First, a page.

The Trichogrammatidae are a family of tiny wasps in the Superfamily Chalcidoidea that include some of the smallest of all insects, with most species having adults less than 1 mm in length (0.3 - 1.2 mm). The over 833 species are in about 83 genera; their distribution is worldwide (Noyes, 2001). Trichogrammatids parasitize the eggs of many different orders of insects. As such, they are among the more importantbiological control agents known, attacking many pest insects especially Lepidoptera.
They are not strong fliers and are generally moved through the air by the prevailing winds. Their forewings are typically somewhat stubby and paddle-shaped, with a long fringe of hinged seta around the outer margin to increase the surface area during the downstroke. Males of some species are wingless, and mate with their sisters inside the host egg in which they are born, dying without ever leaving the host egg.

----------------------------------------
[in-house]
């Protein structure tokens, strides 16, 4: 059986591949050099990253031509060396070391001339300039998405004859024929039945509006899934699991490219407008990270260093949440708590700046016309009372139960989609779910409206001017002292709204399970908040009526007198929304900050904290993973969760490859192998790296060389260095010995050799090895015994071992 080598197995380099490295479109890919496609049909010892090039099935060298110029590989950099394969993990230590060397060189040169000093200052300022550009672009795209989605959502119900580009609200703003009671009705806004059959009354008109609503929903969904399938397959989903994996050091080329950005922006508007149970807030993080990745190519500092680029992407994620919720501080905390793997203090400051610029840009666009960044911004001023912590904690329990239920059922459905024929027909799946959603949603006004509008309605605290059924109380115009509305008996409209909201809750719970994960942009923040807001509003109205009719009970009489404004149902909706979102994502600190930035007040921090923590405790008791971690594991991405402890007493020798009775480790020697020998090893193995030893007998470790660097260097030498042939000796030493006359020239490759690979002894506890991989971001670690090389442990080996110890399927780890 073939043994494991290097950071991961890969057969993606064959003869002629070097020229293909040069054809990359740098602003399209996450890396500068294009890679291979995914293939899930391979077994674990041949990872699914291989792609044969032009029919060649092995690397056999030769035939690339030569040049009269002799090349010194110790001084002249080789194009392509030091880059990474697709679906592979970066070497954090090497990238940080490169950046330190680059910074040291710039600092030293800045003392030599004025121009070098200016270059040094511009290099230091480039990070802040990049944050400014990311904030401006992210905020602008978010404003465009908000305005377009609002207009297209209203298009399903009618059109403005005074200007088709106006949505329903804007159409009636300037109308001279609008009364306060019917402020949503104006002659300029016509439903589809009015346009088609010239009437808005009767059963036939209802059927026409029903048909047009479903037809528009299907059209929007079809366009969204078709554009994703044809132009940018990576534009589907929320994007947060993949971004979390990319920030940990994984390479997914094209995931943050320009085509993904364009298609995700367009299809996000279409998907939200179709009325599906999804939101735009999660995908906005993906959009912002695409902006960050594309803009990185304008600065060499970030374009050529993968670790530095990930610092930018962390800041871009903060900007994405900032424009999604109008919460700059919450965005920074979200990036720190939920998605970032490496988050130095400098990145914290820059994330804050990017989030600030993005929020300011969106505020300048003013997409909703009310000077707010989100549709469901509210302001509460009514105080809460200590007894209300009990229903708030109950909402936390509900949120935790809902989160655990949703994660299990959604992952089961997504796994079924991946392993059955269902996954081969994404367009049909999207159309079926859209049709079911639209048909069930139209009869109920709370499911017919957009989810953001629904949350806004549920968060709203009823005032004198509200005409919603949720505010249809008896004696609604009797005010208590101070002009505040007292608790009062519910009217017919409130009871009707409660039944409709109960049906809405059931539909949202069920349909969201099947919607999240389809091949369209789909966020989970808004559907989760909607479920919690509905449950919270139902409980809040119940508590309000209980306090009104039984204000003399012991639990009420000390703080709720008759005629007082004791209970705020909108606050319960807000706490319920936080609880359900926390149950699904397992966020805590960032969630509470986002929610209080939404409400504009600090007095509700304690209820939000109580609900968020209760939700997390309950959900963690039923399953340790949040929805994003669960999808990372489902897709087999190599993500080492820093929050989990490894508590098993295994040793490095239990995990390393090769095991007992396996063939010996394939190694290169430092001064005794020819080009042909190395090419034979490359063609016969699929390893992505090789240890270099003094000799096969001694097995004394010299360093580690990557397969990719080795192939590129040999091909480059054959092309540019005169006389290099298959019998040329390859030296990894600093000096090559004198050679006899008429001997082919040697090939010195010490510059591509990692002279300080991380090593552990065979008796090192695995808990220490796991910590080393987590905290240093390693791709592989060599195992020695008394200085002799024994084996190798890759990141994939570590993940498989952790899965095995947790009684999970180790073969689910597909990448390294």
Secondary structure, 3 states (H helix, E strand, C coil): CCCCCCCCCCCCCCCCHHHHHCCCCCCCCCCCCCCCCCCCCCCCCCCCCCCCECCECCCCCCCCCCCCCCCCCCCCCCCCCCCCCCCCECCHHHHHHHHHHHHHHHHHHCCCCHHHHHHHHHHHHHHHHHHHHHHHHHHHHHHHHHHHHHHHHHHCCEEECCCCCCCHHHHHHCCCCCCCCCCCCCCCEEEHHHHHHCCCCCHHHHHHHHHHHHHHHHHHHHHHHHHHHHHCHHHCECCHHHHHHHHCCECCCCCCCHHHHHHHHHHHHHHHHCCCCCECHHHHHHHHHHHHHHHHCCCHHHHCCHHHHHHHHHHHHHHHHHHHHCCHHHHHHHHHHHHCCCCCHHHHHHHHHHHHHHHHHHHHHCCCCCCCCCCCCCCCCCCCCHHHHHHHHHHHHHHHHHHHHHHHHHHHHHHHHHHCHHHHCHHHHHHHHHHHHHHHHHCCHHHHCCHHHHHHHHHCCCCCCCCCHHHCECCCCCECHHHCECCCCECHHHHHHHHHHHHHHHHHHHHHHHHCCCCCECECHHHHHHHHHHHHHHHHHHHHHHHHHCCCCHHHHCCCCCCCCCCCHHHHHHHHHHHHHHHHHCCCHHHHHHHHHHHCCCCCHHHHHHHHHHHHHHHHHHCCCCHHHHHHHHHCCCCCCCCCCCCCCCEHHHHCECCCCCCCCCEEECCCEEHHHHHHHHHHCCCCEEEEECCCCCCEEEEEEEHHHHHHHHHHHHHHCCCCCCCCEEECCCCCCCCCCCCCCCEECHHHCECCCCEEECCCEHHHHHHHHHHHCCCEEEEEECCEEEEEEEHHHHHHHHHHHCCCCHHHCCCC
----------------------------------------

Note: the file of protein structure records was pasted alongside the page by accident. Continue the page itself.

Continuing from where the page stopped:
In the spring of 2015 a new project has started in France to inventory and identify all the different Trichogramma species in relation to their different hosts: TriPTIC Project, led by Dr. Jean-Yves Rasplus.
In the spring of 2014 for the first time in France Trichogramma gicai (Pintureau & Stefanescu, 2000) was reard from the eggs of Papilio machaon, a new host for T. gicai. Until 2014 T. gicai was only known from Spain (and Madera).
On the Iberian peninsula T. gicai was reared from eggs of Iphiclides podalirius (Linné, 1758) and the Noctuidae, Mamestra brassicae (Linné, 1775). From Madera T. gicai was reared from the endemic Pararge xiphia (Fabricius, 1775) and P. aegeria (Linné, 1758) (Gibbs et al., 2004).
Identified by Dr. Andrew Polaszek
From this egg two wasps emerged.